MERDEKA EXCLUSIVE: Malaysian Moments by Dame Betty Lee

At exactly 09:30 on 31 August 1957, the declaration was read by the first Chief Minister of Malaya, Tunku Abdul Rahman at the Merdeka Stadium. 59 years later, our nation is a step closer to a developed status. BAZAAR is honouring Malaysia’s Independance with a special series #Merdeka2016xBAZAAR where we seek fellow Malaysians near and far on five moments, items, tokens, anecdotes that have shaped their identity as a proud Malaysian.

Dame Betty Lee

Dame Betty Lee is a traveller of words, an eloquent writer working on a collective of short stories punctuated with her trademark humour” and a contributor writer to the Harper’s BAZAAR Malaysia. Dame Betty recently enriched the BAZAAR digital platform with a compassionate story titled ‘A Celestial Oddity Among Us’. Today, on the 31st of August 2016, Dame Betty makes a comeback with five memoirs and items of being a Malaysian. Special thanks to Shentel Lee


Image Courtesy of Dame Betty Lee

1. | Malaysia comes of age

One of my memorable Malaysian moments happened on 5th April 1985, when our then prime minister Dr. Mahathir Mohamad made world headlines with his scalding attack on the Commonwealth. At a dinner hosted in Kuala Lumpur in honour of visiting British Prime Minister, he boldly told Margaret Thatcher that the Empire was “a creature of the past”. It was at the same platform that he gave his infamous speech redefining the ambiguous meaning of the word ‘Commonwealth’ that he “took quite literally at first but has since found out that the Commonwealth has nothing to do with wealth commonly-owned”.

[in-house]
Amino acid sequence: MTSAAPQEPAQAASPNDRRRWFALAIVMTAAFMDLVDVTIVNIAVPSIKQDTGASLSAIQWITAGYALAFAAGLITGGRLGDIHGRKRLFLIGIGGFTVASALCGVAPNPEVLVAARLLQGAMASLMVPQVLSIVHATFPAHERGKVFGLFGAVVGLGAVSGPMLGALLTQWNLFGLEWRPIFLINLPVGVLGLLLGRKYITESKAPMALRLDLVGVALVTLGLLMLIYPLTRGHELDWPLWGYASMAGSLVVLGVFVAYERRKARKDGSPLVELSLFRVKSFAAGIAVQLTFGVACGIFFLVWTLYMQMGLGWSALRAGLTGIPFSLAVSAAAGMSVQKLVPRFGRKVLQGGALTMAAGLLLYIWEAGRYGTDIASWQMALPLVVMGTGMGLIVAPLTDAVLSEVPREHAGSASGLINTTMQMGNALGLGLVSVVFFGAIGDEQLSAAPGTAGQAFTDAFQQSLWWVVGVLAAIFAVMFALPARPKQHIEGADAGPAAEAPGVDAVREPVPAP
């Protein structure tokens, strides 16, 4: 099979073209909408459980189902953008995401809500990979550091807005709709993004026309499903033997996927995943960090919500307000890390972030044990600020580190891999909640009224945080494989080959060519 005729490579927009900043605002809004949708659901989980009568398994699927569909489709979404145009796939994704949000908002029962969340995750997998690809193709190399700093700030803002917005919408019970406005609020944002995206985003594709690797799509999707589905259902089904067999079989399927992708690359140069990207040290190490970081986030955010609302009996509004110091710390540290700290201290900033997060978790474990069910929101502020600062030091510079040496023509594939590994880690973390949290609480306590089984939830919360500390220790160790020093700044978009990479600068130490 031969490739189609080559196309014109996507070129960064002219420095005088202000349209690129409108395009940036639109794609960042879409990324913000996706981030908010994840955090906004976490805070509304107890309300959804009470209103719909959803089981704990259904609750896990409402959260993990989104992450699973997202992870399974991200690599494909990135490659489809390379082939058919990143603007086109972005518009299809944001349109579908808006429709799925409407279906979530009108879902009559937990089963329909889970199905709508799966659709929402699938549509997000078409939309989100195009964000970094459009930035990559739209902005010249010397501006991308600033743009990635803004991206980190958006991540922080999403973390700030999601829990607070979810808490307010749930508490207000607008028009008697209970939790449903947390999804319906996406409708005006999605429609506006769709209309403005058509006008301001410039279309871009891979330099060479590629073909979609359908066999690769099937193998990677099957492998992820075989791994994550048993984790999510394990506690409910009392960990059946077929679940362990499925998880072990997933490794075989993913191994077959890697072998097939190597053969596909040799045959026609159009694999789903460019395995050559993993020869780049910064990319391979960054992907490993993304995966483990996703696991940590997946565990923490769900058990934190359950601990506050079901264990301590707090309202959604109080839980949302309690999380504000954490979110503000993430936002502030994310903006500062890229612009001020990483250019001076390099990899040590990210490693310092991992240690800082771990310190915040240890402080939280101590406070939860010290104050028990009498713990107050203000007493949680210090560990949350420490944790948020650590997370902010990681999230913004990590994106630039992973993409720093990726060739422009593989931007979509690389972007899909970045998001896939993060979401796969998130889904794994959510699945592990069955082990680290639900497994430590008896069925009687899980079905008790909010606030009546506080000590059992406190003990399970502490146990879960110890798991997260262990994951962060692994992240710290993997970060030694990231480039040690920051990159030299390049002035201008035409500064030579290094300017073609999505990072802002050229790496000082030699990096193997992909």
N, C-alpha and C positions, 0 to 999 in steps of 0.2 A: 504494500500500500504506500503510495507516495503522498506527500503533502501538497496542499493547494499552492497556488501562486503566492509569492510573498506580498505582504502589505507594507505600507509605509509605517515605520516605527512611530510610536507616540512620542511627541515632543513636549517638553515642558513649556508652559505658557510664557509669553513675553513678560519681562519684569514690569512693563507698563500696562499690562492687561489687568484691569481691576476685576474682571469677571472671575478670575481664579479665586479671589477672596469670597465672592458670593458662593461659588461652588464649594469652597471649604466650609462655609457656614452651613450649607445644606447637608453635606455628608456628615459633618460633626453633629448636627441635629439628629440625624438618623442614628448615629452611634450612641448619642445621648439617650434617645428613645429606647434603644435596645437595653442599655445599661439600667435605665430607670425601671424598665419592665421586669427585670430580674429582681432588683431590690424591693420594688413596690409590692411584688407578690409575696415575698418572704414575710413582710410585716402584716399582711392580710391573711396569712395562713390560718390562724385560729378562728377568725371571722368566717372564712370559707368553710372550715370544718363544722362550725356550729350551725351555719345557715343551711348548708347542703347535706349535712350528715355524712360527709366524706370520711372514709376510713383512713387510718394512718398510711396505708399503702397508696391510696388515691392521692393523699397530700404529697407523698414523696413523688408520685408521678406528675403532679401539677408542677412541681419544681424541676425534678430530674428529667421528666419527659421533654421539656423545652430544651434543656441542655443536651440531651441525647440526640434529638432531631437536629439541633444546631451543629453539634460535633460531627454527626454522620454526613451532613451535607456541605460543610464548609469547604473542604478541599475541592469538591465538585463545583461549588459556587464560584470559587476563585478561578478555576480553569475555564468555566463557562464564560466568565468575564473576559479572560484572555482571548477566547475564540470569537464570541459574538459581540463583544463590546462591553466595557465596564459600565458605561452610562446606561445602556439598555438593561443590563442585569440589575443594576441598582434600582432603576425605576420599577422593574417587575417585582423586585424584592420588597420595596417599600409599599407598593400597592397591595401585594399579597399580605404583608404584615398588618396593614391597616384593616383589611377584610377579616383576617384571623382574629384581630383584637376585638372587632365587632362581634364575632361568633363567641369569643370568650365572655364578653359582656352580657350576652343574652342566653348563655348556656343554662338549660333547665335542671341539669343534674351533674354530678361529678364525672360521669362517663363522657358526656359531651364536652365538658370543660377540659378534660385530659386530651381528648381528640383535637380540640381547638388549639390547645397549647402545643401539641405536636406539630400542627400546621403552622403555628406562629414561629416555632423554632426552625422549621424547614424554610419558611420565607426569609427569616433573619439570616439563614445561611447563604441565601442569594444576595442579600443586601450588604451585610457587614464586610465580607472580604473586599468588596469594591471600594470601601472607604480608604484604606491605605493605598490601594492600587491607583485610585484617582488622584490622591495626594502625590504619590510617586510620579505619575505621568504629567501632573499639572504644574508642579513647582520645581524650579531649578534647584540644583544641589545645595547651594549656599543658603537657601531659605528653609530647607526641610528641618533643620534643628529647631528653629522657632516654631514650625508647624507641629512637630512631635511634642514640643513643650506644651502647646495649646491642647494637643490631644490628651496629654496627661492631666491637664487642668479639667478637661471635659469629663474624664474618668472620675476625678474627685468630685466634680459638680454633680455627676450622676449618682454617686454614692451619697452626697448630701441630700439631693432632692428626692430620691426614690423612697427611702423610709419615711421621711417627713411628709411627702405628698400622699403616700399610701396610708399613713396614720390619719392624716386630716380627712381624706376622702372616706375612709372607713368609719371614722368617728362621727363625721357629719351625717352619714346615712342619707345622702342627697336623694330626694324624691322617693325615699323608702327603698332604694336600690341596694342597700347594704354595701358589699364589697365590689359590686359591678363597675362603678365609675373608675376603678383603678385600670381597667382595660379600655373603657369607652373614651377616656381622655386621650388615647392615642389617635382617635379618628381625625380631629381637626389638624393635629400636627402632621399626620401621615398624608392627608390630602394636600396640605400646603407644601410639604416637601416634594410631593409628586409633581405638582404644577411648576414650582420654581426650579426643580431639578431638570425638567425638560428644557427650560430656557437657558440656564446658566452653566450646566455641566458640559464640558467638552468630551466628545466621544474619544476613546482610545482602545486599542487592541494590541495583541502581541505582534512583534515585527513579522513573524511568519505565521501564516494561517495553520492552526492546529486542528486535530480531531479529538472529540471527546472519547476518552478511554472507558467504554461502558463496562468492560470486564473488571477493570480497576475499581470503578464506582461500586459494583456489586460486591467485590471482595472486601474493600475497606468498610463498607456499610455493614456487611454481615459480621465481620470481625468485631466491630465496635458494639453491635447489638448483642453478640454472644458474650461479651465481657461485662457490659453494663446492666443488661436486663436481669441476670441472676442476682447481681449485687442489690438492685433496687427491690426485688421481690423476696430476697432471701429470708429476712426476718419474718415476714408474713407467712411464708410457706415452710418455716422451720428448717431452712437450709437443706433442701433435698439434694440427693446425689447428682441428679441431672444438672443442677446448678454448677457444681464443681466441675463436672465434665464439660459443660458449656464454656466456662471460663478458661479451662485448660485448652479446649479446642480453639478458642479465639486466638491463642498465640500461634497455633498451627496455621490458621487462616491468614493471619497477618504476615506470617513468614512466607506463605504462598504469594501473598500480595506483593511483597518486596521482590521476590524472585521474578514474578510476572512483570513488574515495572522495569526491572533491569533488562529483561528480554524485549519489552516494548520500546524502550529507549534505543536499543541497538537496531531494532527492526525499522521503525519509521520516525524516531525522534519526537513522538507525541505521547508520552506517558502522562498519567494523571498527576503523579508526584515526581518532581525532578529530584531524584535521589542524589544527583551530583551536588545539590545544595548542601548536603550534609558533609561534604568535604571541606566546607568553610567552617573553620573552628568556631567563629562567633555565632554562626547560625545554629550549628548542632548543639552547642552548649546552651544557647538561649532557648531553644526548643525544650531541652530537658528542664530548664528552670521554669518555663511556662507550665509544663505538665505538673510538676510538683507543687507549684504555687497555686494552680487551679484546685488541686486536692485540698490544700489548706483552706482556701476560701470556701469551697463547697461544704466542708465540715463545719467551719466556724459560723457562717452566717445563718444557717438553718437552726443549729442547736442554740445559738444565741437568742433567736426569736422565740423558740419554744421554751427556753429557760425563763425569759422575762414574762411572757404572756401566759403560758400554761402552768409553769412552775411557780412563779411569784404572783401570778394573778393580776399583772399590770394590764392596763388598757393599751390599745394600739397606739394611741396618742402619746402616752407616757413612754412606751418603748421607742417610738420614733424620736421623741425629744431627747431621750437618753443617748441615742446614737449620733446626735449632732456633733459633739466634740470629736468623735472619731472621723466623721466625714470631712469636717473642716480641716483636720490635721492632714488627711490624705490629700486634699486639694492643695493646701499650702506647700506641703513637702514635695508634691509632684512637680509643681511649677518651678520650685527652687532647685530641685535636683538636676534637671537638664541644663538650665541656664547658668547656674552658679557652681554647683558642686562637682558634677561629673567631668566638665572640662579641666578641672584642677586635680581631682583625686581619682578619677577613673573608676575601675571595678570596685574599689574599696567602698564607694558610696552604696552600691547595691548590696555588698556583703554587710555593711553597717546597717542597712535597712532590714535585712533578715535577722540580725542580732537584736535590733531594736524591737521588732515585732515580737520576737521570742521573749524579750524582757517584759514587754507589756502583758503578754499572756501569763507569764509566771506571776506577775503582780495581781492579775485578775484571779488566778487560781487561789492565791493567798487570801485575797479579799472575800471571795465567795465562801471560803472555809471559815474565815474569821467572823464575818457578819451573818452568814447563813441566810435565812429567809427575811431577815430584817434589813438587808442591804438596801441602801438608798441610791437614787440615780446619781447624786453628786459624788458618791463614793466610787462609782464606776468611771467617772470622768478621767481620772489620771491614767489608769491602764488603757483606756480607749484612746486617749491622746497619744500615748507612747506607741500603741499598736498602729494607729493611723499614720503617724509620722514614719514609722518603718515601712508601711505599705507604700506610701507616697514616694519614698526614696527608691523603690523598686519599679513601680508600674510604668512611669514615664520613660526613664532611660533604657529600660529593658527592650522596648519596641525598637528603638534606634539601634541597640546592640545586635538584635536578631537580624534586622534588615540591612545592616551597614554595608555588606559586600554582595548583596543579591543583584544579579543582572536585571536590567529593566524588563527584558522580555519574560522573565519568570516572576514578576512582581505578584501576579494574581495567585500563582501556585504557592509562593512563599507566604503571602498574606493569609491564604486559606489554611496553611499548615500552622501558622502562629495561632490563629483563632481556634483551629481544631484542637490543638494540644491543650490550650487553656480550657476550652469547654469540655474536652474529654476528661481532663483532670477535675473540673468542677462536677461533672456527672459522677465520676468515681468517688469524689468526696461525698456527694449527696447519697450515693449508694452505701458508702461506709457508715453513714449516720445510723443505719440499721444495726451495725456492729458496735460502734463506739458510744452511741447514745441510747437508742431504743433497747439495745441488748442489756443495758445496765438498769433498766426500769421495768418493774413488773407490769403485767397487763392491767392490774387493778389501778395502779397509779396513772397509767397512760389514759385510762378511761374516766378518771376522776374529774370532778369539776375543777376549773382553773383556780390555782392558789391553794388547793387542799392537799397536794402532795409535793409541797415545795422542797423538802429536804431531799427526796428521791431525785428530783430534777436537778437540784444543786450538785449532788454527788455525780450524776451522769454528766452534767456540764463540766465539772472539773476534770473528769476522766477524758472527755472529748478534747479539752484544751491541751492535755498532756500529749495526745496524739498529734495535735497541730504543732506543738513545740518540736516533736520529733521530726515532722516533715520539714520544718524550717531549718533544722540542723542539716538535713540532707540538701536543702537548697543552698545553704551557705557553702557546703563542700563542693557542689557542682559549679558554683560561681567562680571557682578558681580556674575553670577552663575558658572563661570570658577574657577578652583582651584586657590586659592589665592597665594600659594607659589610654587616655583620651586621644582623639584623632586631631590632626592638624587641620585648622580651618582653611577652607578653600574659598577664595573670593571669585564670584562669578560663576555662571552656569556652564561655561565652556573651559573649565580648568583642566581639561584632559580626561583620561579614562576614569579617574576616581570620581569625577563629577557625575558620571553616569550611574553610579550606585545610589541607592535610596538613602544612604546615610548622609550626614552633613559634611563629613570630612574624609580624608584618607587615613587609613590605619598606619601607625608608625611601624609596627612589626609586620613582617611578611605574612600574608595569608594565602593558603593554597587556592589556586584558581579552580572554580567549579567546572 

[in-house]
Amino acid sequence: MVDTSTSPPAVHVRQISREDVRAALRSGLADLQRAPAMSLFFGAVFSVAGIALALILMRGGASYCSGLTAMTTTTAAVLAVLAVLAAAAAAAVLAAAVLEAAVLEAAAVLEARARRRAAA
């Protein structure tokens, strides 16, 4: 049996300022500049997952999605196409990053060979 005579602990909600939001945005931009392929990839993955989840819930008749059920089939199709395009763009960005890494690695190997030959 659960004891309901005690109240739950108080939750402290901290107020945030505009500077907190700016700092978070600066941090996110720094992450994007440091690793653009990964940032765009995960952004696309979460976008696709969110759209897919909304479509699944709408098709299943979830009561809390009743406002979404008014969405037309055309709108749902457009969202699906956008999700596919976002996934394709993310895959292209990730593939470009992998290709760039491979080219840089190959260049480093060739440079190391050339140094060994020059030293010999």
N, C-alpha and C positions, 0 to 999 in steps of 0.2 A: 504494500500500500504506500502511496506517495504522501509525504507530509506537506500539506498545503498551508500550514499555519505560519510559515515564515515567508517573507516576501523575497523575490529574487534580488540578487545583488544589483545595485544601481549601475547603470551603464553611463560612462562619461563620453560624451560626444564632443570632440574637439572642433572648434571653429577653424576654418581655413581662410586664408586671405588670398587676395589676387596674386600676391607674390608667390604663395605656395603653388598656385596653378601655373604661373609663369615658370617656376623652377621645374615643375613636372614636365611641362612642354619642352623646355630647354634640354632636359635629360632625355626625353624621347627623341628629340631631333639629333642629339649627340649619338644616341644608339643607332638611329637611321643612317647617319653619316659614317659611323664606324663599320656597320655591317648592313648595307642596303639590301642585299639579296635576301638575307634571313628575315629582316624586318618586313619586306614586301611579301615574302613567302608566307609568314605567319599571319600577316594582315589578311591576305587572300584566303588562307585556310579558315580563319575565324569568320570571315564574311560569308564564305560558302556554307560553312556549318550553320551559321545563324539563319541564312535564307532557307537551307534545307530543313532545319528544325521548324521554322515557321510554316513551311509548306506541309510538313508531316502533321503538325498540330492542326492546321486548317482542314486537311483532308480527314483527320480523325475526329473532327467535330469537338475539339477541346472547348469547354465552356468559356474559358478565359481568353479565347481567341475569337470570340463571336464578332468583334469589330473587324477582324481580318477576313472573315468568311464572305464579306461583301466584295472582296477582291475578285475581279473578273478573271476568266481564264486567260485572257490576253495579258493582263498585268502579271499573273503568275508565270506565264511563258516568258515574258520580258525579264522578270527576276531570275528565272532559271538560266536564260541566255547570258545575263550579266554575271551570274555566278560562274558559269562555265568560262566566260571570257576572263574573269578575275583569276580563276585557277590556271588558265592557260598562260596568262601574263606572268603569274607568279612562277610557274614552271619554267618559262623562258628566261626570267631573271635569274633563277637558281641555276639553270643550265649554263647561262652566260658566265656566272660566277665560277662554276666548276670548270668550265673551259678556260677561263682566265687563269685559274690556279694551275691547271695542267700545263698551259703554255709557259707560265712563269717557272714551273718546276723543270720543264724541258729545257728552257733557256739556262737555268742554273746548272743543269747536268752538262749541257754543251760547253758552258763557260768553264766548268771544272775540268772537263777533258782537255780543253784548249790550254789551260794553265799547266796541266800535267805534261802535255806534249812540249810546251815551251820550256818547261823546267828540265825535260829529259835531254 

It made the Sydney prime time News and I breamed with pride and realised we had finally gotten a prime minister who could audaciously deliberate and match eloquence as pompous as any Englishman (in a language that they bequest us).

Dr. Mahathir assertively resumed, “Malaysians do not deny history.  Indeed, we have taken pains to preserve the relics of history.  In the heart of Kuala Lumpur, for example, we have preserved that typically English scene consisting of a cricket ground, a club and a church.  We preserve all these not because of our sentimentality. We preserve them as reminders of our past, so that Malaysians will not forget that they were once colonised by various European powers.”

The Lioness; Margaret Thatcher never saw this coming as the camera captured the image of a much startled Baroness. Irrevocably, the Tiger of Asia had roared and the world had to acknowledge Malaysia as a mighty force to be reckoned with.

2. | The White Malaysian Legacy Faux Pas